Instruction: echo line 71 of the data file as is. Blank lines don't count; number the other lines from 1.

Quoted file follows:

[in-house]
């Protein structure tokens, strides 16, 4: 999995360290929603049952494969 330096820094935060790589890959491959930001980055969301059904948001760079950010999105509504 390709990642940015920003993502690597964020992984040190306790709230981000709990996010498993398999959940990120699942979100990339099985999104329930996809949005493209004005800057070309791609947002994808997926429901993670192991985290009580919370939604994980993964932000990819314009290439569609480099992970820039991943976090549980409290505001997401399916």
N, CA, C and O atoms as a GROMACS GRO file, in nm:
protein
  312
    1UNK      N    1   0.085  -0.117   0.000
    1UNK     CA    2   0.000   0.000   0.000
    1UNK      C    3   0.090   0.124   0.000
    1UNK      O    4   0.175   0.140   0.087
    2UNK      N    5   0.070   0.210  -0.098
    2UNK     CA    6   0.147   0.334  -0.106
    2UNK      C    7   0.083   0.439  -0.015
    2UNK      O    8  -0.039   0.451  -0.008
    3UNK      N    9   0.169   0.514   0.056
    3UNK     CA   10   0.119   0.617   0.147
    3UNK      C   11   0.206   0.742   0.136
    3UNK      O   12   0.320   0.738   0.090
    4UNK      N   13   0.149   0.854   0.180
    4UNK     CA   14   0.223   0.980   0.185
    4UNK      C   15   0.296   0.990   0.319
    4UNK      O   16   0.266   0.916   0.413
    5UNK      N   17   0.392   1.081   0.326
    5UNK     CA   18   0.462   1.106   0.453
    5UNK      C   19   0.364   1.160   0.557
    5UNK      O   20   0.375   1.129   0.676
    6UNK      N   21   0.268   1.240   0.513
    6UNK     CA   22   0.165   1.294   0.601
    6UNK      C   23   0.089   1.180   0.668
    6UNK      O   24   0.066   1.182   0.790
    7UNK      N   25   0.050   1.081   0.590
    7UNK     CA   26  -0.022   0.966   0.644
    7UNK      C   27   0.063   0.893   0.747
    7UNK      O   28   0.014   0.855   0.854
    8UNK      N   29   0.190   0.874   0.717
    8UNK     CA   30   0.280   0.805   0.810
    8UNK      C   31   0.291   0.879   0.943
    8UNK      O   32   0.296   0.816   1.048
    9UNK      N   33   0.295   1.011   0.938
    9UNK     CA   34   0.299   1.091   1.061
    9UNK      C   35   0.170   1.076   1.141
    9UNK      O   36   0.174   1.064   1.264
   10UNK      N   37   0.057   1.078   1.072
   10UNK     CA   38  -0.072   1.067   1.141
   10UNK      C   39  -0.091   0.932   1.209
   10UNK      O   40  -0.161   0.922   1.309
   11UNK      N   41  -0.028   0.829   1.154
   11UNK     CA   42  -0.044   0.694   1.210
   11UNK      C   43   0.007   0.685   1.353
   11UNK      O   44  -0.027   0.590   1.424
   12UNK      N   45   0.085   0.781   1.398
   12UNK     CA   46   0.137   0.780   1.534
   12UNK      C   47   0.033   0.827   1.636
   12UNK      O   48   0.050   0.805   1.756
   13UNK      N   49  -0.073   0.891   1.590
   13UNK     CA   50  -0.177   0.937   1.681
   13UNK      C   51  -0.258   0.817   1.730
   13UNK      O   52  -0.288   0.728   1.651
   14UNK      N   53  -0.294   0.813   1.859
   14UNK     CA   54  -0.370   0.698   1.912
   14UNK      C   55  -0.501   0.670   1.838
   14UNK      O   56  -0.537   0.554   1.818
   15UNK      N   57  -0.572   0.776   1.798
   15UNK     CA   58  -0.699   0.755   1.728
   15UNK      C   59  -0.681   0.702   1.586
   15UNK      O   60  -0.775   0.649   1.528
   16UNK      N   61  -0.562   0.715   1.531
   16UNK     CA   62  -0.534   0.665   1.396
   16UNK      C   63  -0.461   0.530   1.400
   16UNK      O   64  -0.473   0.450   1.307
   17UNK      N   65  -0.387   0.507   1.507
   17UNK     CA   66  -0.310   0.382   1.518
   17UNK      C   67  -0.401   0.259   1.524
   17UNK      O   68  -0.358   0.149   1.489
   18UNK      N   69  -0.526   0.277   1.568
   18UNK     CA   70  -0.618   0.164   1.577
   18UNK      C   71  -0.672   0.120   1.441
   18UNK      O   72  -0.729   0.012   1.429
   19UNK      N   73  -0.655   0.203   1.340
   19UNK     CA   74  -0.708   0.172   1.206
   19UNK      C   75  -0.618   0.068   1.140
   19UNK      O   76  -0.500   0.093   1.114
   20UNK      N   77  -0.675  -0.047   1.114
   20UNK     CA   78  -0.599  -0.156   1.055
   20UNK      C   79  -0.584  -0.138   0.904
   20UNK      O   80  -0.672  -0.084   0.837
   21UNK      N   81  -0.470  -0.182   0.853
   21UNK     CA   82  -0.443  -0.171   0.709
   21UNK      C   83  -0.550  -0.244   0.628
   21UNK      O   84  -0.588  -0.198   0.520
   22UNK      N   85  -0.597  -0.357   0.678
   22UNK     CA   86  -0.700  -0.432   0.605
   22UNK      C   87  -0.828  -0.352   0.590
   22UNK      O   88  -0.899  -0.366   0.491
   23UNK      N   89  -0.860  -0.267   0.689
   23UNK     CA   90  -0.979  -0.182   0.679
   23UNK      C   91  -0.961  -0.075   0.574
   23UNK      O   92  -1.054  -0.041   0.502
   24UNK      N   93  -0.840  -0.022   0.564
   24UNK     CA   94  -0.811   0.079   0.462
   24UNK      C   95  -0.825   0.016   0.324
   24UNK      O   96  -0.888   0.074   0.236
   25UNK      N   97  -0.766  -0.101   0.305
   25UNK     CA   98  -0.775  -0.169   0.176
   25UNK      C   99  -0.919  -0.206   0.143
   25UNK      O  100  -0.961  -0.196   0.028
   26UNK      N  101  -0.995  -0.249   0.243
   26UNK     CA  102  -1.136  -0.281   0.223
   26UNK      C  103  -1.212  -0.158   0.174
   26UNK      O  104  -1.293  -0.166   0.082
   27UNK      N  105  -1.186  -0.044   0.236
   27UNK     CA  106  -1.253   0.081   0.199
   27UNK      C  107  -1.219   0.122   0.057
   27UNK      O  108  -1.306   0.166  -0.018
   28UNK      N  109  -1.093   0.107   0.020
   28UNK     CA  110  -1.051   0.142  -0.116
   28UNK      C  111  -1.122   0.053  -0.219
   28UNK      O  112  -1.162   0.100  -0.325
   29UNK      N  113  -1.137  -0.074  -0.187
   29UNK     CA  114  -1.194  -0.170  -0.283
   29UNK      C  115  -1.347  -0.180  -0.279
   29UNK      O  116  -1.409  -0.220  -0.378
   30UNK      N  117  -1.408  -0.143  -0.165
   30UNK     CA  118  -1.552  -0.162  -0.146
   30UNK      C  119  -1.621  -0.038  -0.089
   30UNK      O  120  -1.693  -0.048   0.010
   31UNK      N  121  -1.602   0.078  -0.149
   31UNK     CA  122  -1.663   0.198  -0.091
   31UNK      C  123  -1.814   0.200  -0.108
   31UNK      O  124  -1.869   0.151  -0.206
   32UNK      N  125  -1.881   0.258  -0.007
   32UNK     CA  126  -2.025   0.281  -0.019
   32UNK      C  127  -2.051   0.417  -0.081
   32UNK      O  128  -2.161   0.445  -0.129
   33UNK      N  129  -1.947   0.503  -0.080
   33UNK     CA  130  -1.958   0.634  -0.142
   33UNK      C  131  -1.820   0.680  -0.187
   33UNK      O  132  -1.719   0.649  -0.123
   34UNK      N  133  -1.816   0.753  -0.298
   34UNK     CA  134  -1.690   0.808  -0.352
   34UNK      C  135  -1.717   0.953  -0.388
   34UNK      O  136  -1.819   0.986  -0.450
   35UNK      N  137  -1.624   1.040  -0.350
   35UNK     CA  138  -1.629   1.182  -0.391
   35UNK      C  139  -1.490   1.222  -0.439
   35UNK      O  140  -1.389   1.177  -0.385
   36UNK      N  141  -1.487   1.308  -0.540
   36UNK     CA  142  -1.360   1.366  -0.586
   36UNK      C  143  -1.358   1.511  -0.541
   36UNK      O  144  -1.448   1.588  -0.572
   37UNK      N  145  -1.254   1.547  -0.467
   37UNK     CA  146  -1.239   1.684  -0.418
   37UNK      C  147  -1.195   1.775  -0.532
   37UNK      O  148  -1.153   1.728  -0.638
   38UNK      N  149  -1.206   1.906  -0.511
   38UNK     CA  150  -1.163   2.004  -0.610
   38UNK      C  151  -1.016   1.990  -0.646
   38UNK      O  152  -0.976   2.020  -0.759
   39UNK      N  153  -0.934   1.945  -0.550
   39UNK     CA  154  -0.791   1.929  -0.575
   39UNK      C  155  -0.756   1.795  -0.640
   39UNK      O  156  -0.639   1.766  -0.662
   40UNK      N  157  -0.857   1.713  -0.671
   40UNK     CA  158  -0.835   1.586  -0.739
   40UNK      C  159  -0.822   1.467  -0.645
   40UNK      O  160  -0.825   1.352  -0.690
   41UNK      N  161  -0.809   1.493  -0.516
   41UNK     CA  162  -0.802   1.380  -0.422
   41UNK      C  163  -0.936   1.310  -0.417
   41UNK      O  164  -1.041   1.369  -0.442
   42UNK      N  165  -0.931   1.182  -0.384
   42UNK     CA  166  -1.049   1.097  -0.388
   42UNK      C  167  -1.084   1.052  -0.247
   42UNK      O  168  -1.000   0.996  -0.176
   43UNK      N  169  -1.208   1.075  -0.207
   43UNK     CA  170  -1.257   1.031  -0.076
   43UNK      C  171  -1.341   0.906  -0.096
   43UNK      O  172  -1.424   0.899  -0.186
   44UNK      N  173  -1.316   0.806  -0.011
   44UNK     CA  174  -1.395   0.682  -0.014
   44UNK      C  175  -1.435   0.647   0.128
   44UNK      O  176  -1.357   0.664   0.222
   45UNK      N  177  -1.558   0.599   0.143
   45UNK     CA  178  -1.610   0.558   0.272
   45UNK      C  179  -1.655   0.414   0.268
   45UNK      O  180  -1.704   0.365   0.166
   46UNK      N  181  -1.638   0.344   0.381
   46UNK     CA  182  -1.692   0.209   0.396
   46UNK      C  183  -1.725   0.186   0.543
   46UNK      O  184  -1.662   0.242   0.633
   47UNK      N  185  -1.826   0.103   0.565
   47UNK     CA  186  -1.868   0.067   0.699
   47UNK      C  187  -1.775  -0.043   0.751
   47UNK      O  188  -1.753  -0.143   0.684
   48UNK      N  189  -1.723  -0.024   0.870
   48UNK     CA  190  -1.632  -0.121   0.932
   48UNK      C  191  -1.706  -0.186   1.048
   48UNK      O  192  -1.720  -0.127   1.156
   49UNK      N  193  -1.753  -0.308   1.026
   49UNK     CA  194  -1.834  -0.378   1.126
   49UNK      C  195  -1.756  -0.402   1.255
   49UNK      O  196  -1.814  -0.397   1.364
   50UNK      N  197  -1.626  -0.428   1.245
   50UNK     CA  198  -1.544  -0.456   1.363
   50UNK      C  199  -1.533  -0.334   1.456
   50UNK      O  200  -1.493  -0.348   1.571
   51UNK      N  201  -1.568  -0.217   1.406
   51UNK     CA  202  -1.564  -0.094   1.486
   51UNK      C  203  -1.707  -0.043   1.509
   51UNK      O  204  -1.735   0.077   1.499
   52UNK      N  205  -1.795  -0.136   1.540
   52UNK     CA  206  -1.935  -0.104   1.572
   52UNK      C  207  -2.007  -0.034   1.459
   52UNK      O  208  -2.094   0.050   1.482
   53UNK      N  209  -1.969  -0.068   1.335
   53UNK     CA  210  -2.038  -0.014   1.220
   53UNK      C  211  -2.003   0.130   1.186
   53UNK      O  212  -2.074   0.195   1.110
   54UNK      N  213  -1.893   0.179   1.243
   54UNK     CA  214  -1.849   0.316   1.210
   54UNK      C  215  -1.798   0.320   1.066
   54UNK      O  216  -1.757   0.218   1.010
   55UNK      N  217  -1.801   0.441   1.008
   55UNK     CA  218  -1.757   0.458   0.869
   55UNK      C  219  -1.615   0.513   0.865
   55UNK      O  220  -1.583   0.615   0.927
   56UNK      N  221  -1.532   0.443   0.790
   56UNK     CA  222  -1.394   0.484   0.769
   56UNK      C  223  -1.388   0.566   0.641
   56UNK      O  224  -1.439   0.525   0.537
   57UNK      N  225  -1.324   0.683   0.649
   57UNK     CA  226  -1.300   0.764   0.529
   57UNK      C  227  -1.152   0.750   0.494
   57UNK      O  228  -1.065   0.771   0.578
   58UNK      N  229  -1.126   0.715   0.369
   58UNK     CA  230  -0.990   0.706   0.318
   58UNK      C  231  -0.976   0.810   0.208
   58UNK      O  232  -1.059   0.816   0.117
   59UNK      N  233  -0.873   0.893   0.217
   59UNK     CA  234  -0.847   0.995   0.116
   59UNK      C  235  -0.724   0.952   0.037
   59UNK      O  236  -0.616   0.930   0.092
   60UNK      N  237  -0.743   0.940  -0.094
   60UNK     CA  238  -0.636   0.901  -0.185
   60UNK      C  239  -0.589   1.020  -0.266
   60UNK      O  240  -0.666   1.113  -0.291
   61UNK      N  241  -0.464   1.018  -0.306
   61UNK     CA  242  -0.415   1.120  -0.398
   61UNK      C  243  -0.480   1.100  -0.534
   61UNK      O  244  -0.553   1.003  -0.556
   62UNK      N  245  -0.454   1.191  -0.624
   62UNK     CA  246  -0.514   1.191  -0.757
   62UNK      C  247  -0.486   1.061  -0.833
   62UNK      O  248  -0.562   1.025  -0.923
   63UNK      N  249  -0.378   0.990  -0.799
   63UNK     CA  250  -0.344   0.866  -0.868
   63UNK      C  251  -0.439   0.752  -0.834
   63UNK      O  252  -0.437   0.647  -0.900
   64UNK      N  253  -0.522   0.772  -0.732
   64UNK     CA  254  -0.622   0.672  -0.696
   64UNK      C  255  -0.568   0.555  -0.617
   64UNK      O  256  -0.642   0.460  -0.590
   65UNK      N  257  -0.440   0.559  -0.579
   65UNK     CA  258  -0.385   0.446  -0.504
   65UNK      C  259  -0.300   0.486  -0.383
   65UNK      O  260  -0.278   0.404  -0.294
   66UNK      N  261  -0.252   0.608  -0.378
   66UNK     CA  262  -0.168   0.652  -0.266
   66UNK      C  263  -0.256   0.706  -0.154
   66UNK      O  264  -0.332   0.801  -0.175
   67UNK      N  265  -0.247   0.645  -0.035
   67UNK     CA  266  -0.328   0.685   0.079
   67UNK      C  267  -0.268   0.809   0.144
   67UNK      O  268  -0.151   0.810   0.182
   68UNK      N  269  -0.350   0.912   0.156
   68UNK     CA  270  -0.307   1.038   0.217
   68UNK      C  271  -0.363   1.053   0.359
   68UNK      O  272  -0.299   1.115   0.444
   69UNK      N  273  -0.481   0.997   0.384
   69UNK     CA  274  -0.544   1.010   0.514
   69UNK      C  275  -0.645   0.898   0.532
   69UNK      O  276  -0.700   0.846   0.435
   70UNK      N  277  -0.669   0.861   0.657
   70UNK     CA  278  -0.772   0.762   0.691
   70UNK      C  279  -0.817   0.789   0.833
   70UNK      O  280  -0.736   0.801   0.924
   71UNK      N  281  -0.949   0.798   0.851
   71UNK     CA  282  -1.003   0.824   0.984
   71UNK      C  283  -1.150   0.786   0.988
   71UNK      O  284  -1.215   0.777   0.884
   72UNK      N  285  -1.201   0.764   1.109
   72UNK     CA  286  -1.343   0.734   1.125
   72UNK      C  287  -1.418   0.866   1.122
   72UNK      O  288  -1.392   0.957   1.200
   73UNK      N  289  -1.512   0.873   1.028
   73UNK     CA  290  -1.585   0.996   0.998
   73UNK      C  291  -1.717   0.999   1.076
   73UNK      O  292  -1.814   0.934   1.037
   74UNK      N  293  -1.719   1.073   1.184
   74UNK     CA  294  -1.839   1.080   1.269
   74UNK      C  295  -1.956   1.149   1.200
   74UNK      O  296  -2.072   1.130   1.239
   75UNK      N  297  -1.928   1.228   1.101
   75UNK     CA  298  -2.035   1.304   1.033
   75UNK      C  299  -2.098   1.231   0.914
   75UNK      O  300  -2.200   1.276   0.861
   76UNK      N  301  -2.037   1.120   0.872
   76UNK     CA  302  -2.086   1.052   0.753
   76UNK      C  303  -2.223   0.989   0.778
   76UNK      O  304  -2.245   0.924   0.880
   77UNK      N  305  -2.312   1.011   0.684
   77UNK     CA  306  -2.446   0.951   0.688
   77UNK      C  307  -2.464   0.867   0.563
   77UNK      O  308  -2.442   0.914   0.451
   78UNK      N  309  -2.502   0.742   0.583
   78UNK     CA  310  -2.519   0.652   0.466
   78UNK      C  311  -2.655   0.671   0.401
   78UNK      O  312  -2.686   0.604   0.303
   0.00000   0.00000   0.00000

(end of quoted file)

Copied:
   17UNK     CA   66  -0.310   0.382   1.518